July 17: SAIRI’s al-Hakim arrived in Damascus “to discuss a plan to topple Hussein this year” and to discuss with Syrian officials how “to improve the activities of the opposition.” Specifically, al-Hakim said he carried specific proposals, which included setting up an operational headquarters to coordinate activities inside Iraq. On same day, SAIRI announced it had sent a delegation in secret to Ramadi to render assistance to the Dulaym tribe and meet with their leaders to establish more effective ways of coordinating activities.
July 23: the Shiite head of the Islamic Action Organization, Taqi al-Mudarissi came to Damascus. According to al-Mudarissi, Khaddam convened an umbrella meeting of all these groups on July 23 or 24 to stress that “a practical plan to direct activities in Iraq was needed.” He “would offer Syria’s help to achieve this objective.” Khaddam also said that the Iraqi opposition needed to establish a new umbrella group with Syrian help to replace the INC.
July 26: al-Hakim met with Khaddam to discuss the details of his plan. The meeting was made public immediately afterwards. During the meeting, al-Hakim and Khaddam discussed “a new plan to overthrow the tyrant in which the Iraqi army will have a big role….Discussion focused on establishing a united field command to lead the Jihad to topple the defeated Saddamist regime.”
July 31: al-Hakim convened a meeting with a number of the nationalist (namely, secular) opposition elements to discuss the plans covered in the July 26 meeting between himself and Khaddam.
August 1: al-Hakim reconvened the entire umbrella group for one last time to “persuade it to back his plan of establishing an opposition field command on Iraqi soil.”
August 2: Syrian President Hafiz Asad met with al-Hakim and other SAIRI members in Damascus.
including the Sunni movements, under SAIRI’s, namely the Islamists’, overall control. As a slight to al-Hakim, neither general even attended the final August 1 meeting. It was evident that Syria again encountered the same problem as earlier; it failed to establish the initiative’s credentials among Sunni Iraqis.
Al-Hakim tried to put the best face on the meeting’s deadlocked results when he stated, “that meeting with Syrian officials and other opposition figures in Damascus recently has provided a new impetus to the anti-Saddam forces.” He even claimed that the meeting did achieve one thing: an agreement to reestablish a 1990 committee for coordinating nationalist-Islamist opposition activities. Still, these statements and committees were meaningless. He could not hide the fact that his defunct proposal for establishing a field command was to have been the physical manifestation of the Sunni-Shiite alliance. His field command, and therefore, the alliance, never got off the ground. Damascus and its nascent opposition movement still failed to penetrate the Sunni center of Iraq, as they had failed over the four previous years.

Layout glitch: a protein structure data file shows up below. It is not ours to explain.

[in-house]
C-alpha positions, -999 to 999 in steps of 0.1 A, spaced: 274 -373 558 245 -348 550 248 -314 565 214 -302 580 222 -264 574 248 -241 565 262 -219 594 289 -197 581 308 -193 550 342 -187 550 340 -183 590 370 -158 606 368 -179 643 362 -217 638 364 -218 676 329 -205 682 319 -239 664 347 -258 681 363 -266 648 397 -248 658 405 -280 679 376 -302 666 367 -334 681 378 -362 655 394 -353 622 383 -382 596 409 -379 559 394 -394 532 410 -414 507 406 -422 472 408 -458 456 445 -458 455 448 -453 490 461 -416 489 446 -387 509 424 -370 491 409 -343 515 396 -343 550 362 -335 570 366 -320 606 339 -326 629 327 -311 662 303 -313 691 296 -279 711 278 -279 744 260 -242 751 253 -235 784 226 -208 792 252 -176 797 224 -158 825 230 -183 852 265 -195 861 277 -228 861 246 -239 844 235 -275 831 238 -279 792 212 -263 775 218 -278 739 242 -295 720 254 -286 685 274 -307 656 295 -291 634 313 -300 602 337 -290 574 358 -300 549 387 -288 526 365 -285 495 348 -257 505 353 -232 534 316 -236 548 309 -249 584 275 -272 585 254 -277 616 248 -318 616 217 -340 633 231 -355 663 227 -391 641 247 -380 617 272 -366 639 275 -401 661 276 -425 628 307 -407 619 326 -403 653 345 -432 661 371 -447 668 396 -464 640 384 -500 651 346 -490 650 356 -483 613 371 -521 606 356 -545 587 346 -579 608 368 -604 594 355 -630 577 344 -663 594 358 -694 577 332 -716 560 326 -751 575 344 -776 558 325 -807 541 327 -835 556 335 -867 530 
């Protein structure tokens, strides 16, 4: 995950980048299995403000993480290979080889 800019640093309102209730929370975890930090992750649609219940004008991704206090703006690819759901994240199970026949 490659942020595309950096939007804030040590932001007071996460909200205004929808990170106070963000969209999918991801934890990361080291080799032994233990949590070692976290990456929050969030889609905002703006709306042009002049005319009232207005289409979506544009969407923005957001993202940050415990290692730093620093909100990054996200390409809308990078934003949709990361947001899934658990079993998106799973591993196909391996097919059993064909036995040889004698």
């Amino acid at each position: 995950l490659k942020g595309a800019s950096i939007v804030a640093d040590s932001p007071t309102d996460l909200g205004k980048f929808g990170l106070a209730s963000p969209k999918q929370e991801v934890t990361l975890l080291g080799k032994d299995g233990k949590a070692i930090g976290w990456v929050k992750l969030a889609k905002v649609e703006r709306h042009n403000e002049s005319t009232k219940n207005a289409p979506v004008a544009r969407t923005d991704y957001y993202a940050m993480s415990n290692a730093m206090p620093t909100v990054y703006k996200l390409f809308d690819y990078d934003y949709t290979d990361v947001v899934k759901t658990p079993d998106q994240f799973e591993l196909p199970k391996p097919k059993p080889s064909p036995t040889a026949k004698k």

Enter Jordan and the Hashemite Option
After starting off so well in early summer 1995, but then souring by late July, Syria encountered even more serious trouble in August. Al-Hakim’s wish — to find core Sunni officers around which to focus anti-Saddam activity — was realized, but as Jordan’s opportunity, not Syria’s or al-Hakim’s. Hussein Kamal, among the most senior of Saddam’s inner circle, defected to Jordan on August 8, 1995, a week after the failed Syrian conference on Iraq. This defection convinced King Hussein to raise the anti-Saddam standard himself.
When the unrest in Ramadi erupted, King Hussein was placed in a difficult position. While the king’s neighbors could exploit the unrest to the Hashemites’ detriment, Jordan could do nothing. It had not engaged the Iraqi opposition and was trapped in the status quo by its ties to the senior Iraqi leadership. However, when the most senior elements of the Iraqi national leadership themselves defected, it freed King Hussein from having to choose between his ties to the Iraqi elite and supporting a change in Baghdad. Both pointed toward revolt, and Jordan moved, alongside Iraq’s most senior military elite, into the opposition. The “Hashemite option” for Iraq was born.
Shortly after Hussein Kamal’s defection, King Hussein addressed the nation and the Iraqi people. He emphasized that Iraq’s greatness is coupled with its Hashemite past. He spent the bulk of his speech gushing with pride over Iraq’s Hashemite past, noting how bound and beneficial it was to all of Arabdom:
Iraq, its people and soldiers have a special status…characterized by the…long march…which was nourished by the pages of shining history, since Humaymah, from where the Abbasid call began, to the time of the great Arab revolt.
As for us, the tombs of our martyrs are studding the land of Iraq….This has been our history since the days of Ali bin Abi-Talib [the Prophet’s cousin and son-in-law], his sons, Hasan and Husayn…and finally in the era of Faisal II and his family, whose precious blood flowed in Karbala.
The allusion once again to the spilling of the blood of a Hashemite, a descendent of the prophet, in Karbala, Iraq cannot be overemphasized (especially to the Shia). It draws an analogy between Faisal II’s assassination and the martyring of Hasan and Husayn (the event from which sprang the Shiatu Ali — Shia), and casts King Hussein as the savior not only of the Sunni center, but of the majority of Shia in Iraq as well. It also reminds Iraqis that his family’s stature predates the Shia-Sunni split. This speech, and its long-historical musing, was more than nostalgia. It was a reminder of the central Hashemite role in the Levant and a strategic concept for the future — a Hashemite confederation across the northern Levant which would isolate Syria.